If the other person doesn't respond to your application for an order

Provincial Court
Supreme Court

If the other person (the law calls them the other party) in your case doesn't respond to your application for a court order by the deadline, your next steps depend on:

Provincial Court

If you filed an Application to Obtain an Order (Form 1) or an Application to Change or Cancel an Order (Form 2):

  • file an Affidavit of Personal Service (Form F5) (you'll find this near the end of Form 1 or Form 2), and
  • ask for an appearance.

The court clerk will give you a court date. When you go to court, the judge might make an order.

If you're trying to get, change, or cancel an order in Provincial Court and the other person doesn't respond by the legal deadline:

  1. File an Affidavit of Personal Service at the registry. See Serve Provincial Court documents to find out more about this.
  2. When you go to the registry, ask the court clerk to give you a court date. This date is for a first appearance. The court clerk will send a notice to the other person (who's now called the respondent).
  3. Prepare your documents. (See Change a family order in Provincial Court if you can't both agree or Get a final family order in Provincial Court if you can't both agree to find out how to do this.)
  4. Take your documents to court the day you were told to be there. Be ready to tell the judge which order you want and why. If the other person doesn't show up, the judge has a few options. They can:
    • make an interim order,
    • assume that the other person consents (agrees) to the order,
    • make assumptions about the other person's income (in the case of support orders),
    • issue a summons so the other person has to come to court, or
    • make a final order.
See Final and interim court orders to find out more about final and interim orders.

Even if the other person doesn't respond to your application before the deadline, if they turn up for the first appearance or respond later, the judge or master might give them a new deadline to respond, especially if they don't have a lawyer. This is because it's difficult to make a fair decision if the court only hears one side of a story.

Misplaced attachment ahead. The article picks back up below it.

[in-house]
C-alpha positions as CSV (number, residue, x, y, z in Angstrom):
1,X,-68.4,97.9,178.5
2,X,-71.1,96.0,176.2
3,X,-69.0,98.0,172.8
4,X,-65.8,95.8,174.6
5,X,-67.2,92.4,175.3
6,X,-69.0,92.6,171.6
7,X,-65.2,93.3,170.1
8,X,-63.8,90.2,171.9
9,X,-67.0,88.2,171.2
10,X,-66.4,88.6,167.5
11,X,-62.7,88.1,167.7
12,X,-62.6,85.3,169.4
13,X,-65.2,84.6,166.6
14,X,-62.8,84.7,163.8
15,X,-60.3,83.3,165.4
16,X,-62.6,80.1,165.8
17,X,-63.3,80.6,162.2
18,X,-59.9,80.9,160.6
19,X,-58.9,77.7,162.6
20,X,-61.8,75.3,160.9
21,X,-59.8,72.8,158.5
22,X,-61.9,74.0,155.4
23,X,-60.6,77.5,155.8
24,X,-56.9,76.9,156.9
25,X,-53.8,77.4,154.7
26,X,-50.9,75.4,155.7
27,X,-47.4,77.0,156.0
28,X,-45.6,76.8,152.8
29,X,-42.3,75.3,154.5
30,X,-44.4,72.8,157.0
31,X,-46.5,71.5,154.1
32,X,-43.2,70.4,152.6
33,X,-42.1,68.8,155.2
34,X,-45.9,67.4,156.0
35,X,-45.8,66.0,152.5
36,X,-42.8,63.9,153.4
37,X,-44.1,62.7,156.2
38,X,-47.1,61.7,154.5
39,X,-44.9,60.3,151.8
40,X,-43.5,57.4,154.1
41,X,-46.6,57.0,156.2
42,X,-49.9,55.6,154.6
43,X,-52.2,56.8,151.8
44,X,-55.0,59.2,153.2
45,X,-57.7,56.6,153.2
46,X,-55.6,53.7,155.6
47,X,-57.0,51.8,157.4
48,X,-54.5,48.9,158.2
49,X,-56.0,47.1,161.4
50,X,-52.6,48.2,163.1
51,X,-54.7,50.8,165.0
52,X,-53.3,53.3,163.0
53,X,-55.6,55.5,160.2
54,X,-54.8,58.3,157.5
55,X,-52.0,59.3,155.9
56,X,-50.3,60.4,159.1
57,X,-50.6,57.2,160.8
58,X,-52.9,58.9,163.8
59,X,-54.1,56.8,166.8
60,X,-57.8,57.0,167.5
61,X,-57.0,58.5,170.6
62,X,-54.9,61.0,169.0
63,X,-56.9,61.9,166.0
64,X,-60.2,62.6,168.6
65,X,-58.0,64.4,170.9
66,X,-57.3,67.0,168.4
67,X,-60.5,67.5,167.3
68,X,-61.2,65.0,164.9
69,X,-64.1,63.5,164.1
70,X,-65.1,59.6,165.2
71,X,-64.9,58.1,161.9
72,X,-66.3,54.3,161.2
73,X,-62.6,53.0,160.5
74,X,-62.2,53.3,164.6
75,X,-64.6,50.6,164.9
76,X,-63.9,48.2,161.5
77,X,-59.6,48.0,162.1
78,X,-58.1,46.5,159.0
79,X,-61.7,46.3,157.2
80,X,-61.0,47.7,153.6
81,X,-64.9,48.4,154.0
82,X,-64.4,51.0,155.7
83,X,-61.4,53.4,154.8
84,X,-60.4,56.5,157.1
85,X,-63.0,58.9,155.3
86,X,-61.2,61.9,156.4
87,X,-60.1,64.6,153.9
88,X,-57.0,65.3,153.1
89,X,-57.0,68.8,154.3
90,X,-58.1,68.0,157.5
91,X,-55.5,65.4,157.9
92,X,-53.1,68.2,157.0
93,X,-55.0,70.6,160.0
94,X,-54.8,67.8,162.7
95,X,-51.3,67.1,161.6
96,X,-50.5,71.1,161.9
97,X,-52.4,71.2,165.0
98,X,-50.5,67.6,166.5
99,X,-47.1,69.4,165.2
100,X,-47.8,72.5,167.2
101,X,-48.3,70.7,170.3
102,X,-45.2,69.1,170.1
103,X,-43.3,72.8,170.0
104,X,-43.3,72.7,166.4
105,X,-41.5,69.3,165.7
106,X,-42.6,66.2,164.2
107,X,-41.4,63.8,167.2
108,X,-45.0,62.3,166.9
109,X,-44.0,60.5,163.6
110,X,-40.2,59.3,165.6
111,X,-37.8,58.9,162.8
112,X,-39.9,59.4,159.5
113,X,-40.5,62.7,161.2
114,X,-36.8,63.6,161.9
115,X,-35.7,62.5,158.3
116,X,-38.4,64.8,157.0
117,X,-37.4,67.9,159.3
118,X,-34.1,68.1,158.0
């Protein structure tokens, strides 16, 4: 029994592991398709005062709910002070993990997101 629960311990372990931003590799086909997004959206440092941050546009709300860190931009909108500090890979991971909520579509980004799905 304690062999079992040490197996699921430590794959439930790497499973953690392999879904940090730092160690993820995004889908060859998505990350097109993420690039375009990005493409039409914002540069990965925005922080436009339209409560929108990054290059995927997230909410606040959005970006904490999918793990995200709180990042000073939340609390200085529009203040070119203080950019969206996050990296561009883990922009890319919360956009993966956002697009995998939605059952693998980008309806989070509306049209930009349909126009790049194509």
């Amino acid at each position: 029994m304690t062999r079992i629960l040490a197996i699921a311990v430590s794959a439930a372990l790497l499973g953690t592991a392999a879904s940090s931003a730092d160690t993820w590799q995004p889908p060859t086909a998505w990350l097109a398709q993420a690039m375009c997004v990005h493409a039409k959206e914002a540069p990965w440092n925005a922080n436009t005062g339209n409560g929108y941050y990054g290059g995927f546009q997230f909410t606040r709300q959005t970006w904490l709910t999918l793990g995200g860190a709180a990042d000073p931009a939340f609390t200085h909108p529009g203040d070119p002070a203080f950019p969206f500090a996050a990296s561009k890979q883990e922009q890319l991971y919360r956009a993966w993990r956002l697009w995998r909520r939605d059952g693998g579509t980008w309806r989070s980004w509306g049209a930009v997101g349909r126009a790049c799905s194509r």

Supreme Court

The law says you have an undefended family law case if:

  • you file a Notice of Family Claim (Form F3) in Supreme Court, and
  • the other person doesn't respond by the legal deadline.

If a divorce is involved, it's often called an uncontested divorce.

Even if the court doesn't hear from one of the people involved, it can:

  • make orders about
    • parenting,
    • support, and
    • property, and
  • order a divorce.

But you have to prove that:

  • the other person has been served with all the documents, and
  • appropriate arrangements have been made for any children.
See Do your own uncontested divorce to find out how to do this. It can also help you get parenting, support, or property orders. The process is the same.

Even if the other person doesn't respond to your application before the deadline, if they respond later, the judge might give them a new deadline to respond, especially if they don't have a lawyer. This is because it's difficult to make a fair decision if the court only hears one side of a story.

If you show up in court with your documents, the judge or master can make an order.

Most family cases aren't sorted out at trials. Going to court can take a long time and cost a lot of money.

Instead, many people:

  • ask the court for an interim order, and
  • then sort out a final resolution later without going back to court.
See Final and interim court orders to find out more about this.

If you've filed a Notice of Application (Form F31) to ask the court for an interim order or a change to an order and the other person hasn't responded by the legal deadline:

  1. Follow the instructions in Get an interim family order in Supreme Court if you can't both agree or Change a family order in Supreme Court if you can't both agree (whichever one applies to you).
  2. Go to court on the hearing day. Be ready to let the judge or master know which orders you want. You'll need to prove that you served the other person with the documents. The judge or master will then decide whether to:
    • hear your application even though the other person isn't there,
    • make an order about what other evidence they need to see before they can make a decision, or
    • make an interim order.

Even if the other person doesn't respond to your application before the deadline, if they turn up for the hearing or respond later, the judge or master might give them a new deadline to respond, especially if they don't have a lawyer. This is because it's difficult to make a fair decision if the court only hears one side of a story.